From Small Things…

[Originally published in the Vanuatu Independent newspaper.]

A number of Port Vila schools have recently begun to take the Internet seriously. Assisted by veteran and novice IT volunteers, they’ve invested their meagre computing resources in an undertaking designed to help teachers create a richer and more open learning environment.

As with all things, it started small. Circumstance threw a few IT professionals together and led them to collaborate to improve their own children’s education. One thing led to another, and now we’re beginning to see the first fruits of integration of technology with teaching in Vanuatu.

The story begins five months ago when four parents, all of them seasoned IT professionals, began to chat about how to improve conditions at Central School, where their children were enrolled. Before very long they were at the core of a group of over 30 parents and teachers, all devoted to taking advantage of computers and the Internet in order to improve the quality of education.

This may sound familiar. It’s not the first time in Vanuatu that parents have moved mountains one pebble at a time to supplement their school’s limited resources. Nor is it the first time that teachers have been able to indulge their personal and professional enthusiasm for their vocation by working with the community at large.

But there are a few unique aspects to this story.

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Selling Democracy by the Byte

[This week’s Communications column for the Vanuatu Independent. Updated and edited slightly from the original print version.]

Thirty years after the Revolution, the June 12th Iranian presidential elections seem to have catalysed a transformational moment in the nation’s history. One Western commentator writes:

The widespread, sustained, peaceful and courageous demonstrations by Iranians this week has been an astonishing and inspiring sight. In a way this feels like the anti-9/11.

Analysts have suggested that the rapid rise in popularity of moderate candidate Mir-Hosain Mousavi caught the theocratic regime’s leaders flat-footed. Juan Cole, President of the Global Americana Institute and long-time commentator on Middle-East affairs, writes:

As the real numbers started coming into the Interior Ministry late on Friday, it became clear that Mousavi was winning. Mousavi’s spokesman abroad, filmmaker Mohsen Makhbalbaf, alleges that the ministry even contacted Mousavi’s camp and said it would begin preparing the population for this victory.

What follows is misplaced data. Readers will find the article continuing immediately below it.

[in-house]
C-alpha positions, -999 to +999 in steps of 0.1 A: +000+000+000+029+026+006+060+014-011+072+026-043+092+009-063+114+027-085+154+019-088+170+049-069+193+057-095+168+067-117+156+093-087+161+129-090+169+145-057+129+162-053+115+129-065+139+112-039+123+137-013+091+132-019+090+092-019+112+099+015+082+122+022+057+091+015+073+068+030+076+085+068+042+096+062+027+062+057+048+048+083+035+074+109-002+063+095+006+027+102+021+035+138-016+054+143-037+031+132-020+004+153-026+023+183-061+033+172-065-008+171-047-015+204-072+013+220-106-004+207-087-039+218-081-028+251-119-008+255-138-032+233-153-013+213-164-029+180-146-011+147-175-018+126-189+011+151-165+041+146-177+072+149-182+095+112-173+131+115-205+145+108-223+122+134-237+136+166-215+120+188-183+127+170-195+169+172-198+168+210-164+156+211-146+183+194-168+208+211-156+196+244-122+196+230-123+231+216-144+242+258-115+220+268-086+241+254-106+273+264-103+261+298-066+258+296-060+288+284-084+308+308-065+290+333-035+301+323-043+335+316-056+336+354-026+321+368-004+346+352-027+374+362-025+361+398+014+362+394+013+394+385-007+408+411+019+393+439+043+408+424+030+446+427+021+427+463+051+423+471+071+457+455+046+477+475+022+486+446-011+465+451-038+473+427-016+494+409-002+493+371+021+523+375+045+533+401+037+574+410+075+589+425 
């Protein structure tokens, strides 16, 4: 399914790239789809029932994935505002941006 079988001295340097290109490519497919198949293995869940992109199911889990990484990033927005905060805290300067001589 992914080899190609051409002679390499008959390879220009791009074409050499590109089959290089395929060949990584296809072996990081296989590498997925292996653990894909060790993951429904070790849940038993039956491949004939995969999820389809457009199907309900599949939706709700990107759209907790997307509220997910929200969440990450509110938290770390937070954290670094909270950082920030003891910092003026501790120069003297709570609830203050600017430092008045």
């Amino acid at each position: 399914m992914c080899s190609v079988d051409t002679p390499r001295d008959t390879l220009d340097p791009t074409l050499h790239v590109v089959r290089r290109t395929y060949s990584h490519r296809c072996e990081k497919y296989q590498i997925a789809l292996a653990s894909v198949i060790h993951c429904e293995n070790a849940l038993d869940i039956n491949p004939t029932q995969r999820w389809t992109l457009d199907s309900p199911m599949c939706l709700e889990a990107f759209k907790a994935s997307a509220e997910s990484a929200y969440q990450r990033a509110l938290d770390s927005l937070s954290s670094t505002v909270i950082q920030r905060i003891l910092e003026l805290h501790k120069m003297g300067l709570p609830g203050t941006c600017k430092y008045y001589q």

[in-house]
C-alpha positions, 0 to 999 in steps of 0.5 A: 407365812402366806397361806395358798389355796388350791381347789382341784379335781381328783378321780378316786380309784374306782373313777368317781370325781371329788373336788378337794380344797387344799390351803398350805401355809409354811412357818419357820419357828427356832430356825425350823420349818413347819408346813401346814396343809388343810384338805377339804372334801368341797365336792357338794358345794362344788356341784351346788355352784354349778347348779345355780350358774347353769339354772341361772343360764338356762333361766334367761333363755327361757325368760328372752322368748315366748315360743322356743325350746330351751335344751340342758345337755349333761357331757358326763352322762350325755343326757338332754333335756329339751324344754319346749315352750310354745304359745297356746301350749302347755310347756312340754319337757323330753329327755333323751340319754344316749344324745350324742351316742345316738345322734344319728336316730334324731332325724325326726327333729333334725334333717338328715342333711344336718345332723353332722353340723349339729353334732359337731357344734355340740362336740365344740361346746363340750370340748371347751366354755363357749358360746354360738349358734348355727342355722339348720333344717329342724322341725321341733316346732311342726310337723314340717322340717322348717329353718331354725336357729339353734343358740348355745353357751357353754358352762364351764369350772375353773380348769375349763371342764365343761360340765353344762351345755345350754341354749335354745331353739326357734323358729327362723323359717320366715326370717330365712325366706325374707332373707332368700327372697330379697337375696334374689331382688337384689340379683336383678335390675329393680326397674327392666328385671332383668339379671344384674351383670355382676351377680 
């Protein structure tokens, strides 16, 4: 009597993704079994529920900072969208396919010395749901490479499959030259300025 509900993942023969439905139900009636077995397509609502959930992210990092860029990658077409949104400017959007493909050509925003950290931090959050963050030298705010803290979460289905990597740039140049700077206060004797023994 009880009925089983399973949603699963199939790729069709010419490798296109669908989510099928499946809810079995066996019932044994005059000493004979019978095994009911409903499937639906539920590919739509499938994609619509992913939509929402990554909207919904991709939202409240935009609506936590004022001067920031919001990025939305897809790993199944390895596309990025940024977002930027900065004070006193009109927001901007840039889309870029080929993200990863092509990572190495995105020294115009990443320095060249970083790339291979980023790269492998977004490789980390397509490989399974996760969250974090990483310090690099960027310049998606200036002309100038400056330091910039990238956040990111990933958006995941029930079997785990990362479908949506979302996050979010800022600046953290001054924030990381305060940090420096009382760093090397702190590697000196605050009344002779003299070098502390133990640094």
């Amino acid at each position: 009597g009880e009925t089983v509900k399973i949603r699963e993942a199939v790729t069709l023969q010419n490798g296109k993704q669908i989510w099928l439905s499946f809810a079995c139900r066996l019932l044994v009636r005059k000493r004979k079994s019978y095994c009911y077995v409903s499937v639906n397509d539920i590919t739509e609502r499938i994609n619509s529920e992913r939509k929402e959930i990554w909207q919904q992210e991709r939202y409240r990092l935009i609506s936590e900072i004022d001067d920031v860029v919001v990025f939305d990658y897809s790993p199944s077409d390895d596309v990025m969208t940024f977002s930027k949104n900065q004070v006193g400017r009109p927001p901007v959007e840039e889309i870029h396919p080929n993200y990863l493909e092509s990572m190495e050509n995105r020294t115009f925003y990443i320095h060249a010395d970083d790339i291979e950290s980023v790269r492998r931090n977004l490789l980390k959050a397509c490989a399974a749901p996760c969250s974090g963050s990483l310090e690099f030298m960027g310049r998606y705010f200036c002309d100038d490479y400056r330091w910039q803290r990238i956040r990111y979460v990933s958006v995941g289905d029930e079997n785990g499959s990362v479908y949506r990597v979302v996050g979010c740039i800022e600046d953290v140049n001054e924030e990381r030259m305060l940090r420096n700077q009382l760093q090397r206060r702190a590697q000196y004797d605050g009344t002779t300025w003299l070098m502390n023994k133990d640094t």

The ministry must have informed Supreme Leader Ali Khamenei, who has had a feud with Mousavi for over 30 years, who found this outcome unsupportable. And, apparently, he and other top leaders had been so confident of an Ahmadinejad win that they had made no contingency plans for what to do if he looked as though he would lose.

They therefore sent blanket instructions to the Electoral Commission to falsify the vote counts.

His narrative is, he admits, largely speculative.

The result, witnessed through countless independent blog posts, photos and videos, has been massive, occasionally violent protest in the streets of the capital Tehran and, according to reports, in Tabriz, Mashad, Shiraz and Rasht as well.

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Cargo Culture

The phrase ‘cargo cult’ is well known here in Vanuatu, and probably better understood than anywhere else in the world. Pop anthropologists, TV crews and trivia hounds love to belittle the ‘silly’ idea that performing the proper rituals will result in good things happening. They snicker at the uniformed, marching figures in Tanna, wondering what kind of person could believe such a simple tale.

The fact is, we are all, to some degree or other, members of a cargo culture.

Magical Thinking is the term applied to the kind of behaviour that assigns more importance to a sequence of events than to actual causation. We indulge in this kind of behaviour when we put on a ‘lucky’ shirt on important days, or avoid stepping on spiders for fear of bringing the rain. It’s in our daily horoscope and a significant number of expressions that we use everyday.

We use Magical Thinking when we touch wood, say ‘God bless’ to someone who sneezes, keep a rabbit’s foot on our key chain, or sing a certain song to ward off bad luck. We also use a certain degree of Magical Thinking when we smoke a cigarette, drink too much or practice unsafe sex. We assume that certain rituals can make good things happen or keep bad things at bay.

We also use a fair amount of magical thinking when we start our computers in the morning, when we make a phone call or send an email.

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